Tiverton and Folkestone Rotary clubs have become involved with the defibrillator campaign.
Defibrillators are a first line of action to treat anyone who has suffered a suspected cardiac arrest.
Across Great Britain and Ireland, many Rotary clubs have funded defibrillators located in town and village centres, as well as with key organisations.
In Devon and Cornwall, it was discovered that the South West Ambulance Trust knew of few registered defibrillators across the region, so Tiverton Rotary decided to do something about it.
Rotarians were asked to identify and report the locations where defibrillators could be found in the area.
This resulted in a list of 40 appliances being identified, along with their locations and contact details.
The information was passed on to both the Ambulance Trust and the British Heart Foundation, who are also in the process of setting up a national data base.
Sue Godfrey from Tiverton Rotary said: “It cannot be stressed enough that it is important that all defibrillators are registered with the local Ambulance Trust and arrangements put in place for regular servicing.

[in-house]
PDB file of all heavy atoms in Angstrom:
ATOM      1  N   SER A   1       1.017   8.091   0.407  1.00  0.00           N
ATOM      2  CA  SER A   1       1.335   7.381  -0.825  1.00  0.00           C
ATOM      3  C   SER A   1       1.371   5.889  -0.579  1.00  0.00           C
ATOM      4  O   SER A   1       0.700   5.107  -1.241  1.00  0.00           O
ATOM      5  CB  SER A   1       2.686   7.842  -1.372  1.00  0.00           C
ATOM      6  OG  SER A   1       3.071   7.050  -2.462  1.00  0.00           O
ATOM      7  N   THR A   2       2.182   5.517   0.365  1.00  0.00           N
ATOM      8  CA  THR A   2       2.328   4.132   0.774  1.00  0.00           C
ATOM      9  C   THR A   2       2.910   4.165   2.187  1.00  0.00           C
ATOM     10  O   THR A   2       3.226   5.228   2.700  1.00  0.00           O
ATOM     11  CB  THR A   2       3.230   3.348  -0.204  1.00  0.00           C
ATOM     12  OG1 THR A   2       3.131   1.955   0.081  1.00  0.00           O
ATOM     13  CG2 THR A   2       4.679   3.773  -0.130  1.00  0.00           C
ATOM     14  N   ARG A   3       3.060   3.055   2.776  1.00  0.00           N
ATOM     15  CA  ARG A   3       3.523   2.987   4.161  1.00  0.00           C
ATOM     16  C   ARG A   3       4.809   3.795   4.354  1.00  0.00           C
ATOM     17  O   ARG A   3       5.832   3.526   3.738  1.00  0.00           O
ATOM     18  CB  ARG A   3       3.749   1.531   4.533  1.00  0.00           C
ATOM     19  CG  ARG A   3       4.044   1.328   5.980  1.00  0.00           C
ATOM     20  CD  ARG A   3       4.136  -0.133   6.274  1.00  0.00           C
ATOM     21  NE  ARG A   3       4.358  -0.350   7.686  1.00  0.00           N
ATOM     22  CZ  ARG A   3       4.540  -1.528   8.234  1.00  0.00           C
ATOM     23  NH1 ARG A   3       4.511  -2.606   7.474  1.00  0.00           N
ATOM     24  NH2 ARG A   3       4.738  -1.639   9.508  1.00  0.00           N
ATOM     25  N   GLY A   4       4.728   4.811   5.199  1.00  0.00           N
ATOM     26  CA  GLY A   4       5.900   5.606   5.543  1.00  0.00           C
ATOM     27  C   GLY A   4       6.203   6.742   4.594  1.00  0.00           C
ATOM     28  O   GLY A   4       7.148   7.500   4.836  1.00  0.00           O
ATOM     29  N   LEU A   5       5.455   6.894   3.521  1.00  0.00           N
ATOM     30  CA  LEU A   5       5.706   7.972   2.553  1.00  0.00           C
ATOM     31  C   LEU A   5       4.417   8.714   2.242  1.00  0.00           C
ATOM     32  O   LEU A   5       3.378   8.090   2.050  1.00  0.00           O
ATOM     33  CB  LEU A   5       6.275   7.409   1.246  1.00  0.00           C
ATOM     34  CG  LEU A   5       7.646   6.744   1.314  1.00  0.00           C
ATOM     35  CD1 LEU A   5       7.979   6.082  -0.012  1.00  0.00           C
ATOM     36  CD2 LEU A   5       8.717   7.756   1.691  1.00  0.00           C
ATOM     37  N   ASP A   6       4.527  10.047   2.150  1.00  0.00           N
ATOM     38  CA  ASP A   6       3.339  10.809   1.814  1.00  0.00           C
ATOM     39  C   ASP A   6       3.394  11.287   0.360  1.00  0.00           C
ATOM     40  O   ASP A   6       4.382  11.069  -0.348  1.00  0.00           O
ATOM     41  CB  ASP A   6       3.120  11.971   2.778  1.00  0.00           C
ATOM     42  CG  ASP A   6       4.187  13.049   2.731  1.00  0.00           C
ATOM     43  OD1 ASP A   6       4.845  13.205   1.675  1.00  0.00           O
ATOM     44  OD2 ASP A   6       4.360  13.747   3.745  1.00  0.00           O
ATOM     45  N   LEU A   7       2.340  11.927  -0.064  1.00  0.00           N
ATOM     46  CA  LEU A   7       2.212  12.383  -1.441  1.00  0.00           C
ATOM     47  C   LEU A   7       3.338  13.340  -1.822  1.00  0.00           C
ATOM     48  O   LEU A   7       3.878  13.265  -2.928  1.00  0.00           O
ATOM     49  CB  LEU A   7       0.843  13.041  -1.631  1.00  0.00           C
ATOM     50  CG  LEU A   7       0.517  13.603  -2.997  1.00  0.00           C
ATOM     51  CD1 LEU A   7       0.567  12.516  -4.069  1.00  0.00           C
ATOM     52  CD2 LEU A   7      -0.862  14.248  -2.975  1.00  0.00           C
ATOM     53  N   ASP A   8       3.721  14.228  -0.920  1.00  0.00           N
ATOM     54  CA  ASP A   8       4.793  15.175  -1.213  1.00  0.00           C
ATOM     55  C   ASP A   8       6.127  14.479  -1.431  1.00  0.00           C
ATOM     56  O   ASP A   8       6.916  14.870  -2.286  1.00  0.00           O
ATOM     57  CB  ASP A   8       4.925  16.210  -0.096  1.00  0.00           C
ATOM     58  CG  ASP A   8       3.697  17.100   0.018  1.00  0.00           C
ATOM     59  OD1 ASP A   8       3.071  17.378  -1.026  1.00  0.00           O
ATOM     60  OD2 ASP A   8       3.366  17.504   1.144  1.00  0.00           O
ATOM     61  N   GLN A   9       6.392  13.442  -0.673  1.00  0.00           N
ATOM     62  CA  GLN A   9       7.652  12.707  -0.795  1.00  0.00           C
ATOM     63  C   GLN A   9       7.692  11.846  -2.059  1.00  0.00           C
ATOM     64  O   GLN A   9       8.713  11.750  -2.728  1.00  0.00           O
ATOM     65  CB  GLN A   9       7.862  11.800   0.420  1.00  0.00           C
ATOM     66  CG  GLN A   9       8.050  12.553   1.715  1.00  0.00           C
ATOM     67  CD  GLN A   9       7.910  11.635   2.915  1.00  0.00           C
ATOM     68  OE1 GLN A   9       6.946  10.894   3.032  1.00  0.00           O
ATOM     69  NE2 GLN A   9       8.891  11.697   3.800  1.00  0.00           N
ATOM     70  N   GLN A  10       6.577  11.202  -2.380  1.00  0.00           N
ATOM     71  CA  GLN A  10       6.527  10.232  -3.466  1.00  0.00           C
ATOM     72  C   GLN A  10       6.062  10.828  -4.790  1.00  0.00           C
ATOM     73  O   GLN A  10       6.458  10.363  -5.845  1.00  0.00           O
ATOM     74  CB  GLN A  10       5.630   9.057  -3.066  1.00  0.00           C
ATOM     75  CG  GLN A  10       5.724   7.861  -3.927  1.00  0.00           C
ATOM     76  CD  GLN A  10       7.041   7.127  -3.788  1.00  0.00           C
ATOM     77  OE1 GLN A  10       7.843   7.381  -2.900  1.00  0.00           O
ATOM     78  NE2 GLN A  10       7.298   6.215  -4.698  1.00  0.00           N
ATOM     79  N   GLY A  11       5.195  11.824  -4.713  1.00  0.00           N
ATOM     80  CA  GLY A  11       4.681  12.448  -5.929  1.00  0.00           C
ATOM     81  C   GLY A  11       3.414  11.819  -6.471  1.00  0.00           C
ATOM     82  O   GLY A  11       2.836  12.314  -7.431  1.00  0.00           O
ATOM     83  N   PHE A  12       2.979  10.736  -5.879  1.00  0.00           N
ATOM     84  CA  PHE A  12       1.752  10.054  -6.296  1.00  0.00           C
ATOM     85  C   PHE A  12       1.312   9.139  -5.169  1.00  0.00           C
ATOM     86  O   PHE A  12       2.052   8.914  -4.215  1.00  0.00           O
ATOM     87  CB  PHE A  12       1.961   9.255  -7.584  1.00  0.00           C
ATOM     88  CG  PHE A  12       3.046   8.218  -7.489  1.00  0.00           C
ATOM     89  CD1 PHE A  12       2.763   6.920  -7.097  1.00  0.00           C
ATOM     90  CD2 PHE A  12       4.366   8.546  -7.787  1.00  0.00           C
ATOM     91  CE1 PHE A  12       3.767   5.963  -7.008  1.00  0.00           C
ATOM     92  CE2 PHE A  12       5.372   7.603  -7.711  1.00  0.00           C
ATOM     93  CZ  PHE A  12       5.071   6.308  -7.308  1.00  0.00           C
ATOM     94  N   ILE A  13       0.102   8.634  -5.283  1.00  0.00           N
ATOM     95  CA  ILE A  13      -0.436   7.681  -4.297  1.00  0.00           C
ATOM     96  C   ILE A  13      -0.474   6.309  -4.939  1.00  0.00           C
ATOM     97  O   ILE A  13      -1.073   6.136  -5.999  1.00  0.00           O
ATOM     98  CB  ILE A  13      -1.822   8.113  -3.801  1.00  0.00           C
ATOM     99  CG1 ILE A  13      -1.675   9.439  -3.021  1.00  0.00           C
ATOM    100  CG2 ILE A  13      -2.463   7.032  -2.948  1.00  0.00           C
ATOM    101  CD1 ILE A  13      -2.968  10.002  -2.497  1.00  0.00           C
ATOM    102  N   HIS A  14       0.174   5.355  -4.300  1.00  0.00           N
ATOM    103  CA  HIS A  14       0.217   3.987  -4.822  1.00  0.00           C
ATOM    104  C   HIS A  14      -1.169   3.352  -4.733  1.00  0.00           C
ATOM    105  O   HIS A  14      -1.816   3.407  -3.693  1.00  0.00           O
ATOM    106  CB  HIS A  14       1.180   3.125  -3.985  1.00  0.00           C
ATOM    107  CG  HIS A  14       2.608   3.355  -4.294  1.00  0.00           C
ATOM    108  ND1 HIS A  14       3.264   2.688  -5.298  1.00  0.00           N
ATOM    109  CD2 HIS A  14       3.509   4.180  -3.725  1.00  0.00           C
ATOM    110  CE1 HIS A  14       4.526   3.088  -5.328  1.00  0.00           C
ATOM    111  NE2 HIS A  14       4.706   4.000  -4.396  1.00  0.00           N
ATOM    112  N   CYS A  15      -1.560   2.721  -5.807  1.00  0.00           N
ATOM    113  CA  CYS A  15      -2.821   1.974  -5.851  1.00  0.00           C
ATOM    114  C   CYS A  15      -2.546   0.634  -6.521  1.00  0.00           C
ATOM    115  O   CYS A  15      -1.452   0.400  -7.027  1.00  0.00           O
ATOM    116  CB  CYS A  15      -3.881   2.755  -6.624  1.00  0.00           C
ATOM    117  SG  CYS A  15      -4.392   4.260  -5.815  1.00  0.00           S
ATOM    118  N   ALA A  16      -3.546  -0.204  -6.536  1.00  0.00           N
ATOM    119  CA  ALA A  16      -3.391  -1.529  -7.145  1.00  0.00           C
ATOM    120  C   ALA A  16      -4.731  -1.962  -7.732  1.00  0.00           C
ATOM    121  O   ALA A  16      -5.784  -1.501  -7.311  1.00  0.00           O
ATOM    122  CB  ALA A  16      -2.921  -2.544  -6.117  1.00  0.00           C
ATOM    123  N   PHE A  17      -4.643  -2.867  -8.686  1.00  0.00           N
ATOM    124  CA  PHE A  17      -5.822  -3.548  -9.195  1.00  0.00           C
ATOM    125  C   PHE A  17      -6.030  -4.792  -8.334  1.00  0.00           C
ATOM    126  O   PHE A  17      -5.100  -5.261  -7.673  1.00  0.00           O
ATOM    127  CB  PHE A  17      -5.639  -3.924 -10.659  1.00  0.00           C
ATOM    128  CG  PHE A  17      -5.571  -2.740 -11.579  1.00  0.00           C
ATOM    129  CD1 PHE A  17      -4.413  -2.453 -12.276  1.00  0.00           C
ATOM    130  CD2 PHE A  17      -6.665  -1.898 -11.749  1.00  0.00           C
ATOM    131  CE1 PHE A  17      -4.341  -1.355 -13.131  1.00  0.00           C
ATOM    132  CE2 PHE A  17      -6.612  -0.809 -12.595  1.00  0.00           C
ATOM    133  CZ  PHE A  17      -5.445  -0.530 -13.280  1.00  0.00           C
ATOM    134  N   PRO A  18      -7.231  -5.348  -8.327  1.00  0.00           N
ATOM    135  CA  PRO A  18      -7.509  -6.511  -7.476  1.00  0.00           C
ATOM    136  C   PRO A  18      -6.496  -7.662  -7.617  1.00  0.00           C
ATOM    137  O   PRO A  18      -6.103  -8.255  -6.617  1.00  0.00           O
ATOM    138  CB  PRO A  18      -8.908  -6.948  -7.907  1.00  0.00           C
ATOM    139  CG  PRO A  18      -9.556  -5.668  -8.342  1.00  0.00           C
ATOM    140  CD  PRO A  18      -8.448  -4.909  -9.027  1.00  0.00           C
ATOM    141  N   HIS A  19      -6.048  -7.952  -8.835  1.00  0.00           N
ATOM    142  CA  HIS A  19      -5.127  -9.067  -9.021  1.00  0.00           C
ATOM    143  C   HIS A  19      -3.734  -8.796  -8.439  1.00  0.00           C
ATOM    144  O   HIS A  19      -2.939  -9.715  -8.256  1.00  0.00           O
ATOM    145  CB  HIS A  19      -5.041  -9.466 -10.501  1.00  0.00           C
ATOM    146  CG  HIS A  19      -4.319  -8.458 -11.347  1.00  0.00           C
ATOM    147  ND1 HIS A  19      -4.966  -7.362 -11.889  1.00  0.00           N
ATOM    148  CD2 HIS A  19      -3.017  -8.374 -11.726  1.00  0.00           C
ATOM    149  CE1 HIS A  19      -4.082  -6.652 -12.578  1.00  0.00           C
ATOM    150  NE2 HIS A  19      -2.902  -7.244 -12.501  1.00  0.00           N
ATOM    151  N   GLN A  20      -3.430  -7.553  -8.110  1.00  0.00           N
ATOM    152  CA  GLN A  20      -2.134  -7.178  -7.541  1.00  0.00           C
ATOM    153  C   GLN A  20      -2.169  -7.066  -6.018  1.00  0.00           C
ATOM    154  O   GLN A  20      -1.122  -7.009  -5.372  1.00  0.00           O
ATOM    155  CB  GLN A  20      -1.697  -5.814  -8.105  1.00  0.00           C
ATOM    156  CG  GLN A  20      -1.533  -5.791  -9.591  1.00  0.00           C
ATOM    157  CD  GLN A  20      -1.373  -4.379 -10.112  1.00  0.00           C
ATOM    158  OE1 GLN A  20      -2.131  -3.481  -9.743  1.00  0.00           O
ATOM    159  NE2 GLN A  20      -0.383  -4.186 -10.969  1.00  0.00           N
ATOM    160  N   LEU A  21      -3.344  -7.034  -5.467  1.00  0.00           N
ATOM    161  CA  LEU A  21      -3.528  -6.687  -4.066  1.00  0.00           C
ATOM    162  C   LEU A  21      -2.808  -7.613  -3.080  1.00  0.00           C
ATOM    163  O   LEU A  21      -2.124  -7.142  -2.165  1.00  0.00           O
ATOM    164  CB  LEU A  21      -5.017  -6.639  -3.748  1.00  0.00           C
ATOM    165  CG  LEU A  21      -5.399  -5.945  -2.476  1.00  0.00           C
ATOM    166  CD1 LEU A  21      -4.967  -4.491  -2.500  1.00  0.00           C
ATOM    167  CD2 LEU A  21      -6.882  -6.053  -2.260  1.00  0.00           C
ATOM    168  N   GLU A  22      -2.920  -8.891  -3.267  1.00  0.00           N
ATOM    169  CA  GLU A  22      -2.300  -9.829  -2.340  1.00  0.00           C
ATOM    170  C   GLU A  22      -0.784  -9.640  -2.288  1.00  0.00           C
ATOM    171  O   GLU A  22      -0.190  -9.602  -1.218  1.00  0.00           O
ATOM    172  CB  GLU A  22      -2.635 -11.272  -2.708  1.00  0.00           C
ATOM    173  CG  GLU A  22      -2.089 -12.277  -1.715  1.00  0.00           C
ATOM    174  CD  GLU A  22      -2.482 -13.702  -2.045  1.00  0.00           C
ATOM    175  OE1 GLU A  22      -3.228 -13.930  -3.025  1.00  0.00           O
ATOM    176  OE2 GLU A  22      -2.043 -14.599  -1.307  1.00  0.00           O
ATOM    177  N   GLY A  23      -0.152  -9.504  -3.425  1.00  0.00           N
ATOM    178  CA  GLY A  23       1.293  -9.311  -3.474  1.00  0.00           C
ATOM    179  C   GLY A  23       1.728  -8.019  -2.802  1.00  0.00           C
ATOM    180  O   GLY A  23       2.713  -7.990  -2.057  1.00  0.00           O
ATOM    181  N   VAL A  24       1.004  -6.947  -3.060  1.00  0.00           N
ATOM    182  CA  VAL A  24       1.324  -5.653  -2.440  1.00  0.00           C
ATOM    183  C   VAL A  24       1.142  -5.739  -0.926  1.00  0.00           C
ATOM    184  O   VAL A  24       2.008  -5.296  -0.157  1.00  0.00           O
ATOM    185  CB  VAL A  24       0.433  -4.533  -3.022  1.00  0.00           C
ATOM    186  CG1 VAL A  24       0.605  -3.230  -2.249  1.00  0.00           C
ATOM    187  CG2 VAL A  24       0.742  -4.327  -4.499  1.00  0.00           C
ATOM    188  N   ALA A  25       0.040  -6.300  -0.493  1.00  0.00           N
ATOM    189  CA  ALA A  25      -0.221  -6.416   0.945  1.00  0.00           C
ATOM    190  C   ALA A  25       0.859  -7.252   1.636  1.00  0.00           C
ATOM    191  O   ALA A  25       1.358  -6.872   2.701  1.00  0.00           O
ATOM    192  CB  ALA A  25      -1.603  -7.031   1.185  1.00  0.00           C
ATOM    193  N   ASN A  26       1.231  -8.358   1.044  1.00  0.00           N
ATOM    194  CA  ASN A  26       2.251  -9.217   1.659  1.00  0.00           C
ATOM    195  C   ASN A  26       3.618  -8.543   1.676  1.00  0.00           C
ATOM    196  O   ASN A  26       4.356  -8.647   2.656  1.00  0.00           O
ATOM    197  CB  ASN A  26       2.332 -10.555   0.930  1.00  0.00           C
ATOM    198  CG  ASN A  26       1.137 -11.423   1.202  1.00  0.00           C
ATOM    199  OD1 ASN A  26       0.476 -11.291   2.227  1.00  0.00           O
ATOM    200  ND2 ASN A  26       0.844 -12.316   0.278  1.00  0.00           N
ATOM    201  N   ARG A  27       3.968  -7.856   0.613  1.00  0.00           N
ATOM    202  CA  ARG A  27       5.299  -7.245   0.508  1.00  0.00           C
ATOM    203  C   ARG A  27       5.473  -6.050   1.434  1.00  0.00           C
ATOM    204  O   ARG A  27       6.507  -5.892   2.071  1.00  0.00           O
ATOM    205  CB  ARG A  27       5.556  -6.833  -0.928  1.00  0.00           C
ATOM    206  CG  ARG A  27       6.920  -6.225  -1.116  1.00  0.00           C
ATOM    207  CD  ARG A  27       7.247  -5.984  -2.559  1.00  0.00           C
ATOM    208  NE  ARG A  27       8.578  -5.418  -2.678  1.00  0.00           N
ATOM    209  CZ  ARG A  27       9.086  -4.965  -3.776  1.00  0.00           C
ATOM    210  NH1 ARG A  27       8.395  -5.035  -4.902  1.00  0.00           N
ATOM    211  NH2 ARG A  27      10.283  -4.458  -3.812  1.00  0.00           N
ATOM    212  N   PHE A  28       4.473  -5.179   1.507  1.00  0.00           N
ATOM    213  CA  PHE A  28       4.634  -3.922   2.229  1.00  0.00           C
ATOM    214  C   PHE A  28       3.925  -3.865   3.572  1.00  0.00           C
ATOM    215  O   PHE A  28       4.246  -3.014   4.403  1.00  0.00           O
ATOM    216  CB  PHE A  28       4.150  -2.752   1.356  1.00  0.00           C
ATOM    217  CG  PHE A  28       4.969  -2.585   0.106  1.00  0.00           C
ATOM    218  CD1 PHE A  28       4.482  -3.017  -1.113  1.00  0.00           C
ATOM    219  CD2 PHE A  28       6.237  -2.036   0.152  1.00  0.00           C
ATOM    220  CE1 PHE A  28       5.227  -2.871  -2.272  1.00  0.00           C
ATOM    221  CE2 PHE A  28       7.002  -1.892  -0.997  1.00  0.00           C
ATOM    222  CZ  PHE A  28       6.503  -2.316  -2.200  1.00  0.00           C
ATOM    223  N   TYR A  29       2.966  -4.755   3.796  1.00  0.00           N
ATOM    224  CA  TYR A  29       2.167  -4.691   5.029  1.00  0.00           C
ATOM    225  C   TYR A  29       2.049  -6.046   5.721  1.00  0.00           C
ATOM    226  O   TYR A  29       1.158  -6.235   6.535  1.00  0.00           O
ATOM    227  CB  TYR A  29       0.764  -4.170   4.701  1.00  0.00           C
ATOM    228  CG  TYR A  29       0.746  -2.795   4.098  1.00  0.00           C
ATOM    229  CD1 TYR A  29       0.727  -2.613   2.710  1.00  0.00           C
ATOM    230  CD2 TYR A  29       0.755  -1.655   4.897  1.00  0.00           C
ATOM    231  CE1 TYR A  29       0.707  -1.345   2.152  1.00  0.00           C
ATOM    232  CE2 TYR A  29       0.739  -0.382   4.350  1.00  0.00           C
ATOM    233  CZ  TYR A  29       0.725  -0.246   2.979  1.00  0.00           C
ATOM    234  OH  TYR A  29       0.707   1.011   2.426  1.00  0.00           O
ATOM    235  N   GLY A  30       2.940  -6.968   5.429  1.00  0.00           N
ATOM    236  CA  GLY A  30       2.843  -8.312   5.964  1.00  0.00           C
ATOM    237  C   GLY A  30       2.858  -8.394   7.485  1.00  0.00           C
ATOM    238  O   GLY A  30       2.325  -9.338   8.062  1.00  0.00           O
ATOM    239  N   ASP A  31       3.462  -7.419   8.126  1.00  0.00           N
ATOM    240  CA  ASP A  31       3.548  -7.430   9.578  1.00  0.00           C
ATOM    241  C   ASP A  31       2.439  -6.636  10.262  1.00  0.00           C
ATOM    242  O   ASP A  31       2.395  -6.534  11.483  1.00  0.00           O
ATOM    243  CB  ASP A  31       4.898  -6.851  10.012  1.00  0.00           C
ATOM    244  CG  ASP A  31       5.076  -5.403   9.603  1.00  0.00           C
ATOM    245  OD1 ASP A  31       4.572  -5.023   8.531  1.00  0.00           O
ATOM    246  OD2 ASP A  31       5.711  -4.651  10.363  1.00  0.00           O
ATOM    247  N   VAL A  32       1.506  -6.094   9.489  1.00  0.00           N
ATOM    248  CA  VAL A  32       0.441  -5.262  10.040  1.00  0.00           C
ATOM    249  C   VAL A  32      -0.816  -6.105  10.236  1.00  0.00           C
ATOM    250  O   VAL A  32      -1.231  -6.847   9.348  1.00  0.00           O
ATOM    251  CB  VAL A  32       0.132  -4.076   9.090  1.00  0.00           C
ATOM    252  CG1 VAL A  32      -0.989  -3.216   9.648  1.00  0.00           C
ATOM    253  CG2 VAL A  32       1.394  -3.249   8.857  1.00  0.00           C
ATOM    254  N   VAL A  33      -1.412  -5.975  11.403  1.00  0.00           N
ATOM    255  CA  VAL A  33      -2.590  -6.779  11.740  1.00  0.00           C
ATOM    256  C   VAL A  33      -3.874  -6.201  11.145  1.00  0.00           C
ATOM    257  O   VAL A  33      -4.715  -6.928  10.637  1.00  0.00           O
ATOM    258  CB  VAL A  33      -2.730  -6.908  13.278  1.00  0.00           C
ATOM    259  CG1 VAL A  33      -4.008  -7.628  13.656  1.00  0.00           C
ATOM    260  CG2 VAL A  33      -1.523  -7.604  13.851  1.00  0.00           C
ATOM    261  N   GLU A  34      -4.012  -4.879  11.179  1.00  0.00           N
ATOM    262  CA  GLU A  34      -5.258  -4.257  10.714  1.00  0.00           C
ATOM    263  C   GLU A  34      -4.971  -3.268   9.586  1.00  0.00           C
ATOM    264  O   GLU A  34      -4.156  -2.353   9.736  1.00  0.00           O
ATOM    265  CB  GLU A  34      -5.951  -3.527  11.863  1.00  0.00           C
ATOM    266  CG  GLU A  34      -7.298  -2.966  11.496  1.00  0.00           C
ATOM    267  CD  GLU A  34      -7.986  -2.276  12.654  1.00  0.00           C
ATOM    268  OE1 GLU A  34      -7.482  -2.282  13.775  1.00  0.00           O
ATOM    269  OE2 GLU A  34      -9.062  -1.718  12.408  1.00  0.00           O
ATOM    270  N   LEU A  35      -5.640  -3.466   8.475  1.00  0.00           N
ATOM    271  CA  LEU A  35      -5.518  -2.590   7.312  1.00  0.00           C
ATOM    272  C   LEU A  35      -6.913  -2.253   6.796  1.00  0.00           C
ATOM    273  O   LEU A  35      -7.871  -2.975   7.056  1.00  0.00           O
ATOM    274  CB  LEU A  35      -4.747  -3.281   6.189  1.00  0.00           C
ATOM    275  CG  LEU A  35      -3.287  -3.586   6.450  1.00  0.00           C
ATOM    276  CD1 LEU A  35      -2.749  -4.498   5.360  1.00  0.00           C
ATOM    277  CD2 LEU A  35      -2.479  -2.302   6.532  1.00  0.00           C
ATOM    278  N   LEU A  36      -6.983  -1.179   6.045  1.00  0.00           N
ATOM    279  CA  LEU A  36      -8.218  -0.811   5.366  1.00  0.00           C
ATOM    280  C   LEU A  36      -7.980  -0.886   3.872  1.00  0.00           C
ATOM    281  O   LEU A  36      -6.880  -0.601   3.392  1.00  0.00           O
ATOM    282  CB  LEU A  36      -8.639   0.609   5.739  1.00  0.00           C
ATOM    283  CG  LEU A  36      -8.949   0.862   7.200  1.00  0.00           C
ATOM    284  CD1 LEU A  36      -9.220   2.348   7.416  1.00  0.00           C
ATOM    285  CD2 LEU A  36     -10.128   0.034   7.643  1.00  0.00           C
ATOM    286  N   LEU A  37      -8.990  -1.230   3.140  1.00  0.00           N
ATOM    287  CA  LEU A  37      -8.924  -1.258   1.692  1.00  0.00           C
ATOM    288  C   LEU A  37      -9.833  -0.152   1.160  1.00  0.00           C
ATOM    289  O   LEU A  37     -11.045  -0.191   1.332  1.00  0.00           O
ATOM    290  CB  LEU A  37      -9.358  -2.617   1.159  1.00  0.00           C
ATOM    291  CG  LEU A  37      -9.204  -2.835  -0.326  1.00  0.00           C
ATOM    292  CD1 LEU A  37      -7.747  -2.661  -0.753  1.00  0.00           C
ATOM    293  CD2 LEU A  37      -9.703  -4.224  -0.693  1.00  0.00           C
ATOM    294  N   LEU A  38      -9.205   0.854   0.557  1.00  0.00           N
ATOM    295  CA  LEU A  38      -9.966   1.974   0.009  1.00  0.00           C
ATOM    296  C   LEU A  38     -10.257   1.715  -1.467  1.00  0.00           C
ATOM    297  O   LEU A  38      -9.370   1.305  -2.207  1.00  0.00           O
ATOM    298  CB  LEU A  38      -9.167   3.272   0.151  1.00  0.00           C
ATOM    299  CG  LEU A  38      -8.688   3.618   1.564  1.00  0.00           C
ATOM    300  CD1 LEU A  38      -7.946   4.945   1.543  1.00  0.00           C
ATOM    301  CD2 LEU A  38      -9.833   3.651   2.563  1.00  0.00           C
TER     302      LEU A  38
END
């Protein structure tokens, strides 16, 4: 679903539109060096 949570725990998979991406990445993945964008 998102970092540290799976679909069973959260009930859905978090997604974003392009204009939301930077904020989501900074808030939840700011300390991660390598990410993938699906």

“Anyone who sites a defibrillator should register it with their local Ambulance Trust – this gives them permission to hold the information on their database.
It cannot be stressed enough that it is important that all defibrillators are registered with the local Ambulance Trust and arrangements put in place for regular servicing.”
“The list we provided was welcomed, because it contained many locations unknown to the South West Ambulance Trust. This information can now be used in the event of an emergency.
“It could be helpful, indeed essential, if this initiative could be rolled out across the country and Rotary clubs are ideally suited to do this.”
In Kent, two defibrillators have found homes thanks to Rotary.
Folkestone Rotary continues to achieve great results despite the current challenges around COVID-19 by recently donating two defibrillators to the local community.
The first was awarded to Touchbase Care (Folkestone), a community group for people with physical and mental disabilities.
They had applied for funding for one last year, but were unsuccessful. Folkestone Rotary stepped in to provide a defibrillator to deputy manager, Rich Martin.
The second one was presented to Kent Police working in Folkestone. This mobile unit means that instead of waiting for an ambulance, the police can provide immediate vital support.
President Terry Cooke-Davies said: “Thanks to hard work conducted by our members we are able to support so many good causes and these recipients are able to perform their work with confidence should this equipment ever be required.